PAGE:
Chicago Growing Again?
- The city of Chicago gained just under 6,000 residents in the year that ended July 1 — better than the decline of the previous decade, but well below the growth in most other big American cities.
And the figures weren't much better in the suburbs, as once high-flying edge cities such as Joliet, Naperville and Aurora saw their population growth slow to a crawl or even decline.
According to new estimates released overnight by the U.S. Census Bureau, the population of Chicago proper grew to 2,718,782 on July 1, up 5,862 since July 1, 2012, or about 0.2 percent. The city's population has increased by about 23,000 since the 2010 census, or just under 1 percent.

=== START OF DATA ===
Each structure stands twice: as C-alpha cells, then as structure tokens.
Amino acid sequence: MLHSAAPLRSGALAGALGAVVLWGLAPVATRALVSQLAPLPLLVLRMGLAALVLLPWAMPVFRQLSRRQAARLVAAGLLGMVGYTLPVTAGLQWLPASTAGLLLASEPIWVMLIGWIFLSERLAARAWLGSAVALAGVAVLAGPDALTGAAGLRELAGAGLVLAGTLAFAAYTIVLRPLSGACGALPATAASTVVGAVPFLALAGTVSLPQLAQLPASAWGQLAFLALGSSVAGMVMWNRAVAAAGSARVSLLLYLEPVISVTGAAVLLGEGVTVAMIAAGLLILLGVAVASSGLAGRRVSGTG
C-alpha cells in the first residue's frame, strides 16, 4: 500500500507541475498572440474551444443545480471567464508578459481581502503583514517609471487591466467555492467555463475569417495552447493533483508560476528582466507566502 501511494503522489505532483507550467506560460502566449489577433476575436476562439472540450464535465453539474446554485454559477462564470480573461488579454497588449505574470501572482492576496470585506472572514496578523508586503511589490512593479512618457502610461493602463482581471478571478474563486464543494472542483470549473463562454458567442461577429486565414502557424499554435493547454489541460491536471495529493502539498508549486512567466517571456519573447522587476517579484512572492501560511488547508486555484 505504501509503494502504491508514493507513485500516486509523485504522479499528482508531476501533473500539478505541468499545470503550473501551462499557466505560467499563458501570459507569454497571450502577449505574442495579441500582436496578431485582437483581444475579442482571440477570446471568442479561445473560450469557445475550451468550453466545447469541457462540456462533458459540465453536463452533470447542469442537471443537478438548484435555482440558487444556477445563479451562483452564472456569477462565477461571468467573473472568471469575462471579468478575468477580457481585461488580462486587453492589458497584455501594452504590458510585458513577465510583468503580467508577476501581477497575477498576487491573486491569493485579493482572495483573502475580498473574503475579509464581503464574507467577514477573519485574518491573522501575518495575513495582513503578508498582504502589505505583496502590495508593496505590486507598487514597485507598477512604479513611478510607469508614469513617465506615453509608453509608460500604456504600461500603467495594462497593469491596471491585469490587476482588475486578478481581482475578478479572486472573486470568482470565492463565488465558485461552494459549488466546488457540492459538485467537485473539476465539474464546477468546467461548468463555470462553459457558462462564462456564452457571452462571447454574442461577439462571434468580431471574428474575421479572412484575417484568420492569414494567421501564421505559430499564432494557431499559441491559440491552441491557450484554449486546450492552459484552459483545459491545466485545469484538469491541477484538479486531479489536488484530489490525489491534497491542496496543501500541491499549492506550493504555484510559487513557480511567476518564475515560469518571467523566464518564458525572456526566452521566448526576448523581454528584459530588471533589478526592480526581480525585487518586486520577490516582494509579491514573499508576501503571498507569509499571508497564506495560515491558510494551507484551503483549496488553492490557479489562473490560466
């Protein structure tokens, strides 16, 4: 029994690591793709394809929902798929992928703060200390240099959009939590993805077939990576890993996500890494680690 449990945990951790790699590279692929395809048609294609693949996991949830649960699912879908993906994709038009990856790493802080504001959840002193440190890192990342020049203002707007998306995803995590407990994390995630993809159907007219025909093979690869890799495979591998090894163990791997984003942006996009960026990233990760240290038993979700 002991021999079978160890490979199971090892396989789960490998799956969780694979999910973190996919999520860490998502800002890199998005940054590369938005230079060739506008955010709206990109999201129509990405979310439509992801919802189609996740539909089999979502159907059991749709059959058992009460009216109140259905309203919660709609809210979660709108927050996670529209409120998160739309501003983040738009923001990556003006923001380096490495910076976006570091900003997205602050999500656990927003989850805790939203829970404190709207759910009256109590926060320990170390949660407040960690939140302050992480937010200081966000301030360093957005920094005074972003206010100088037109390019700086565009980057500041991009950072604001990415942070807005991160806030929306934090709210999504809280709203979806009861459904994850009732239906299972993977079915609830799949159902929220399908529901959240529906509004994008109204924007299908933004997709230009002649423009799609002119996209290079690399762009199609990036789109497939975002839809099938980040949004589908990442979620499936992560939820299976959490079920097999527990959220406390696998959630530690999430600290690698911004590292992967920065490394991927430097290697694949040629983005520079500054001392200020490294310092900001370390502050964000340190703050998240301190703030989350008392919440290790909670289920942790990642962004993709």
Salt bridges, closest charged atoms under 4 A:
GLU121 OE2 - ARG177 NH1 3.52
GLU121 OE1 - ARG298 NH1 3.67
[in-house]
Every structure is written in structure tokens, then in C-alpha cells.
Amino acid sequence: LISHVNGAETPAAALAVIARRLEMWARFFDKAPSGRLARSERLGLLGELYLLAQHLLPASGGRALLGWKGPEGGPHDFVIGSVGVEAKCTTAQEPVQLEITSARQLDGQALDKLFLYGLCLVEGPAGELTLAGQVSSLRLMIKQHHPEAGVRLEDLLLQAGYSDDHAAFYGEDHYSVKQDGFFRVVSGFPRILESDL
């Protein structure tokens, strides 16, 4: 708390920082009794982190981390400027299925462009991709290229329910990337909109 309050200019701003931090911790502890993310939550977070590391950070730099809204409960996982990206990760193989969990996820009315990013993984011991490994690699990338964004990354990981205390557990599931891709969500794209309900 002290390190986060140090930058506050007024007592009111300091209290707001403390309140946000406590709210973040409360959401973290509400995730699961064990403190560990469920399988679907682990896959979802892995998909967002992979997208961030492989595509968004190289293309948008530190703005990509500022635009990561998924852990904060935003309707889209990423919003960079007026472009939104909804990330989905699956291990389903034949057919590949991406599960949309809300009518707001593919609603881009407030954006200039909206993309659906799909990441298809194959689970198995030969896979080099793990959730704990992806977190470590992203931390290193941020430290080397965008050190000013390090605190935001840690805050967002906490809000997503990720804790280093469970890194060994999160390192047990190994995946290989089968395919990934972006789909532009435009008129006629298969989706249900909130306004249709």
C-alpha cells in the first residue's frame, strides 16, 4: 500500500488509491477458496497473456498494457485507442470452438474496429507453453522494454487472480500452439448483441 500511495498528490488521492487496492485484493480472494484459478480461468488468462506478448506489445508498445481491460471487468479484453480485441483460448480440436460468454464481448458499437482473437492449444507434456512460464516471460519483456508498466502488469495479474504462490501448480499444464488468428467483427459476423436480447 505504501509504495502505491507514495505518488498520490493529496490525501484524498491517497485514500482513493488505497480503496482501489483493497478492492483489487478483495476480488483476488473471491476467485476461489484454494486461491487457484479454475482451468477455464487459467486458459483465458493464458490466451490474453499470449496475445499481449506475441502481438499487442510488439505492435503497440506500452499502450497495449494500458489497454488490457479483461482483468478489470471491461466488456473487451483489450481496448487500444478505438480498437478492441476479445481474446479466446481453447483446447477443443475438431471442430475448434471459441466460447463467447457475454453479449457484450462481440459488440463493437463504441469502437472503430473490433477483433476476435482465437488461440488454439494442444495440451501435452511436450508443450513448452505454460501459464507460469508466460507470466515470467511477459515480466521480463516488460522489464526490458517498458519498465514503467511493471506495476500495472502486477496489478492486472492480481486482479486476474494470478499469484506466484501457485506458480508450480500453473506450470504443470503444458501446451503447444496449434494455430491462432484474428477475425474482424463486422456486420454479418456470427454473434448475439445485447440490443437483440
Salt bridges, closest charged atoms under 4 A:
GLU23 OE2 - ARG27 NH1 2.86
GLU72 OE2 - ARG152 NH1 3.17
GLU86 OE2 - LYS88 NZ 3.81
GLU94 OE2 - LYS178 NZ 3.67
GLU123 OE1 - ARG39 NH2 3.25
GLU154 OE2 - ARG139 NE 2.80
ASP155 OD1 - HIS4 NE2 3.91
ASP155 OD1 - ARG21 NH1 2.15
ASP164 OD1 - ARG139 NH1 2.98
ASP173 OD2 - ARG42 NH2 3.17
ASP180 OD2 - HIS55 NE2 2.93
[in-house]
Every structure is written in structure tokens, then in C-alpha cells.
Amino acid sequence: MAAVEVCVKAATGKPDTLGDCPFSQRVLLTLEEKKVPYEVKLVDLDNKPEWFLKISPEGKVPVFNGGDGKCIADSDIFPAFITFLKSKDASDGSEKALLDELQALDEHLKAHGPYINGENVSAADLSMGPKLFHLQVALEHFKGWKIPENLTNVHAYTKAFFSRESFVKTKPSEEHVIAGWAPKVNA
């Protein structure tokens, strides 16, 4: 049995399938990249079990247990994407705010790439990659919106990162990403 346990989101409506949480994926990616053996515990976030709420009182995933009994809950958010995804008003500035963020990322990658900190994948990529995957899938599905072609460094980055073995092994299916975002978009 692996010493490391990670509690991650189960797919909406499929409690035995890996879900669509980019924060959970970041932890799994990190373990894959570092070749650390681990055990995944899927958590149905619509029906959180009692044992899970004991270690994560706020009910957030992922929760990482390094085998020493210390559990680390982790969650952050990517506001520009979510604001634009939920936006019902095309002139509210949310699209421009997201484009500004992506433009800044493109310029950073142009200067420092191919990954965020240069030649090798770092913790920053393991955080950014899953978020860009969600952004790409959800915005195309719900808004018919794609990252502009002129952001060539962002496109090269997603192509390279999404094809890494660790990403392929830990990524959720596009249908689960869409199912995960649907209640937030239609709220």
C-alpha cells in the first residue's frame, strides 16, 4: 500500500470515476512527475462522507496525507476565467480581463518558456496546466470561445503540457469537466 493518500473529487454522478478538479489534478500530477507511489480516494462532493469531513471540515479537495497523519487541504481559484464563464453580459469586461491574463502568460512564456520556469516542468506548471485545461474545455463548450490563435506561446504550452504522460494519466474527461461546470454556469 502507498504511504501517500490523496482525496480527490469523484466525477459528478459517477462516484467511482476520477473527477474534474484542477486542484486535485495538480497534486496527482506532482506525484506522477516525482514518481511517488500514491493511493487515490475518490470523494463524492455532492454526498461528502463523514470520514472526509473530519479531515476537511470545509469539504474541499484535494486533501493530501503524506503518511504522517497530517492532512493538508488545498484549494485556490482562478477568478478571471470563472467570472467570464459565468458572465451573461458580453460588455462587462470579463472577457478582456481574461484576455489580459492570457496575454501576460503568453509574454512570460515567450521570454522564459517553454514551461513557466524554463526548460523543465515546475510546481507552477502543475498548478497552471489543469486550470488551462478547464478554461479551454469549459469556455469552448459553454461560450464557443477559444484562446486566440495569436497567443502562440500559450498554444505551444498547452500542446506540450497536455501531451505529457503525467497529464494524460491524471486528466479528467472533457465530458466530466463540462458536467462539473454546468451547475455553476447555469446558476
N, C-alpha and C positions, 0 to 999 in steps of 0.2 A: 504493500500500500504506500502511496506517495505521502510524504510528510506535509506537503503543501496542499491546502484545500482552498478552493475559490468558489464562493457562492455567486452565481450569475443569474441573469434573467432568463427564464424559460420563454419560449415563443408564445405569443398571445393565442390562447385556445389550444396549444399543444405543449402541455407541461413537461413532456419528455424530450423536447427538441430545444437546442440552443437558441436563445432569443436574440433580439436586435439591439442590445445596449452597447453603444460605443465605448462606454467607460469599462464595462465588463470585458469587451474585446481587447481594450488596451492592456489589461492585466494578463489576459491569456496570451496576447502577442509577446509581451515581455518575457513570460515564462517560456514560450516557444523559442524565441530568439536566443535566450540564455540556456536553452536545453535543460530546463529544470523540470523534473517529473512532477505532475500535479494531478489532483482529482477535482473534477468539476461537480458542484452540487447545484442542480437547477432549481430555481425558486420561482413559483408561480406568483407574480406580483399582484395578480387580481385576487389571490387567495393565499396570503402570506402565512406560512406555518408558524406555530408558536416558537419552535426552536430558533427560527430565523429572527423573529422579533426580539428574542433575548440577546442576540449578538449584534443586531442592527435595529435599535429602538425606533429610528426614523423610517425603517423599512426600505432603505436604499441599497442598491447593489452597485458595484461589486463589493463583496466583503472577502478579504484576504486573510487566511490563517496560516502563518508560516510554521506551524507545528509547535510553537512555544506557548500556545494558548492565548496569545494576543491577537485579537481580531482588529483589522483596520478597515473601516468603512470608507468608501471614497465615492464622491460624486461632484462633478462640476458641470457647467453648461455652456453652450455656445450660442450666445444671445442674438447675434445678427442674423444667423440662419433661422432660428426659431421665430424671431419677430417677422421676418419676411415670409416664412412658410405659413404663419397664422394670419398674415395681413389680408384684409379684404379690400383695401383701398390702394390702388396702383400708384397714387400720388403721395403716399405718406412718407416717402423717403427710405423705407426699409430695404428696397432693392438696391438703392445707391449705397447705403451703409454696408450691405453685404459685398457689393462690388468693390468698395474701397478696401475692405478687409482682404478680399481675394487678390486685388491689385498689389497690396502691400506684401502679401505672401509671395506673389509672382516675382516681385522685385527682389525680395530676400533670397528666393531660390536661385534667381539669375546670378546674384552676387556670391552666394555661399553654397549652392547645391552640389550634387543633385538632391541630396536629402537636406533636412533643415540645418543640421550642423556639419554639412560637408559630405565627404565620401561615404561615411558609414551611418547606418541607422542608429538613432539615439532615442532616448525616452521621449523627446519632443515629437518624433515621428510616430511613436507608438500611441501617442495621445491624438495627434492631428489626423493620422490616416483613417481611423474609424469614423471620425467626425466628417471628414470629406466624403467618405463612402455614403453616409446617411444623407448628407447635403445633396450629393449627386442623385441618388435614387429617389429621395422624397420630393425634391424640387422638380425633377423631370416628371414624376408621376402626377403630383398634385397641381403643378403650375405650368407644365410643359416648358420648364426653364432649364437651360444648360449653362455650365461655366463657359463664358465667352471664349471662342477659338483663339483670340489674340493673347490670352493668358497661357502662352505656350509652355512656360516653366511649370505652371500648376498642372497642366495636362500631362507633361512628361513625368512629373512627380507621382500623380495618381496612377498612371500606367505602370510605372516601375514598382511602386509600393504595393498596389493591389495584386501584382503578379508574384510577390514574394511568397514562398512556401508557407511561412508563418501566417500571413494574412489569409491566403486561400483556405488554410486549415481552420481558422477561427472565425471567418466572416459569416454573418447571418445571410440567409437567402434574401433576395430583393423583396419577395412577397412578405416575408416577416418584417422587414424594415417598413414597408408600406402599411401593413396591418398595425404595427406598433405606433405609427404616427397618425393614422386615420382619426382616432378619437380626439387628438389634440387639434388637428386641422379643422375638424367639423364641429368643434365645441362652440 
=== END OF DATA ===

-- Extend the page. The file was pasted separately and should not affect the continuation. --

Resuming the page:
The Crain's article notes this isn't scientific by any means, relying mostly on tax filings and such, which might not take into account things like kids moving back in (or out) of mom's and dad's place or illegal immigrant populations. We don't see any survey of moving companies which might have a better feel for ingress and egress of the city population, but we know one thing that will drive city growth steadily backwards in short order - the coming tax burden to be forced on the population by pension obligations and possible municipal bankruptcies.